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Near my house there is a mall that have a cascade, which has a pratically constant flow, and doesn't seem to have perturbations (at least near the edge where water falls), between its two levels.

What botters me is thar that laminar flow that seem unperturbed, break in the middle after falling for a height of approximately 1.1m (it falls another 0.5m, before being colected by a pool, and, I think, repumped up). I don't know exactly how to explain that behavior but I think it must have to do with waves propagating on that filament of water and that make it break after falling a height $h$. Part of that flow is directed forward, and part is directed backwards (see the front view of the sketch below). From this view I can conclude also that there is a perfect left-right simetry (in relation to the vertical red line).

Update1:

I incluided also what I expect from the velocity vectors due to viscosity (with purple arrows on the sketch), similar of what we can see on Flow velocities due to viscosity of the Laminar flow text. Unfortunately I don't have a real picture, or vídeo, of the local.


What is causing this effect? How can it be explained?


Cascade Views - Sketch

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  • $\begingroup$ @Your PS: I think your drawings are terrific! $\endgroup$
    – Michiel
    Commented May 25, 2014 at 7:45
  • $\begingroup$ I would like to see a picture though :) $\endgroup$
    – Bernhard
    Commented May 25, 2014 at 7:55
  • $\begingroup$ @Michiel: I was not expecting a compliment, ty... I made a great effort using my paint skills :) . I hope I made myself clear... $\endgroup$
    – Claudia
    Commented May 25, 2014 at 20:26
  • $\begingroup$ @Bernhard: I am trying to provide a picture, then I will update the post.. $\endgroup$
    – Claudia
    Commented May 25, 2014 at 20:27

2 Answers 2

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As you indicate in your drawing, the velocity of the water is not homogeneous in the spanwise direction: because of inflow conditions, and also because of the friction with air, which will vary as an air circulation is created around the fall. Thus there are gradients of velocity in the system.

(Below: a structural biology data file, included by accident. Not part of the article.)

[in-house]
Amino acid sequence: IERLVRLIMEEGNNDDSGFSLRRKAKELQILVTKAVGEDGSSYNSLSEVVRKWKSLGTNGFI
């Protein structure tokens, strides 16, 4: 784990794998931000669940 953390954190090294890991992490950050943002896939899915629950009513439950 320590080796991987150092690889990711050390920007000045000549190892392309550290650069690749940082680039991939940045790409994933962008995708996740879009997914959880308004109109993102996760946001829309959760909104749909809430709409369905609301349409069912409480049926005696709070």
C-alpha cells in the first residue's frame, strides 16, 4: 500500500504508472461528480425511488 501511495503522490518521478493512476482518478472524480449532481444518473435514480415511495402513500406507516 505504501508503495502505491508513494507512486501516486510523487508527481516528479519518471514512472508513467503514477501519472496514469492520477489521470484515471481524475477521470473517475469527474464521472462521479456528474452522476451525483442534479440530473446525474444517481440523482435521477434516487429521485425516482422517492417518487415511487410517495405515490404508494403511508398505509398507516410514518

Because the water is in free fall, it is accelerated. At some height, a threshold is reached above which the flow becomes turbulent: the shear profiles destabilize. It is of course in the direction normal to the liquid sheet thats this shows most. And because of momentum conservation, you'll have an approximately equal mass of water going to the front and back of the sheet.

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  • $\begingroup$ But why would it be two streams, and not just a whole lot of them? $\endgroup$
    – Bernhard
    Commented May 26, 2014 at 18:23
  • $\begingroup$ First, I am pretty convinced it could be a whole lot of them, but the flow rate was adjusted so as to get something looking good. Second, imagine you have something wavy in the $x,y$ plane: say $x$ is the span direction, $y=\sin(kx)$. Then the "stretch" is higher when $y$ is close to zero deviation, and lower when $y$ is greater (positive or negative), and the flow is even less stable with this stretch. This probably contributes to the fact that the "stretched" part atomizes, part of it going in erratic droplets and part joining the main streams. $\endgroup$
    – Joce
    Commented May 27, 2014 at 6:50
  • $\begingroup$ @Joce: Thanks for the answer... I really believe that some inhomogeneities on the system may lead to that turbulent profile, but still isn't clear for me how they are driven and if those gradients on the velocity would also contribute. I think that what I am really after is to know if we could predict that behavior and determine the height in which this destabilizement occur. $\endgroup$
    – Claudia
    Commented May 31, 2014 at 21:30
  • $\begingroup$ @Claudia: You can read about transition in the wikipedia article en.wikipedia.org/wiki/Laminar-turbulent_transition . There is no general result that can be abstracted from the precise geometry and inflow conditions, and here I am of the opinion that the interaction with air flow also plays a role. I mentioned it and the gradients of velocity present at inlet because they are most likely the origin of the shear flow that will destabilize once the Reynolds number is large enough. $\endgroup$
    – Joce
    Commented Jun 2, 2014 at 12:04
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I think that the water in the sides of the cascade are denser than the middle because the water sources are closer to there. The sides begin to expand. The expansion of the sides sucks water from the middle (the density of the middle allows the expansion of the sides to take affect more rapidly outward) and the cascade parts.

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  • $\begingroup$ thanks for the answer. I don't think there's any change in density...I would only expect greater velocity of the water in the middle, and in the up part of the fillet of water (the front part when falling), due to viscosity. See for example, flow with viscosity of the following text: Laminar flow. $\endgroup$
    – Claudia
    Commented May 25, 2014 at 20:20

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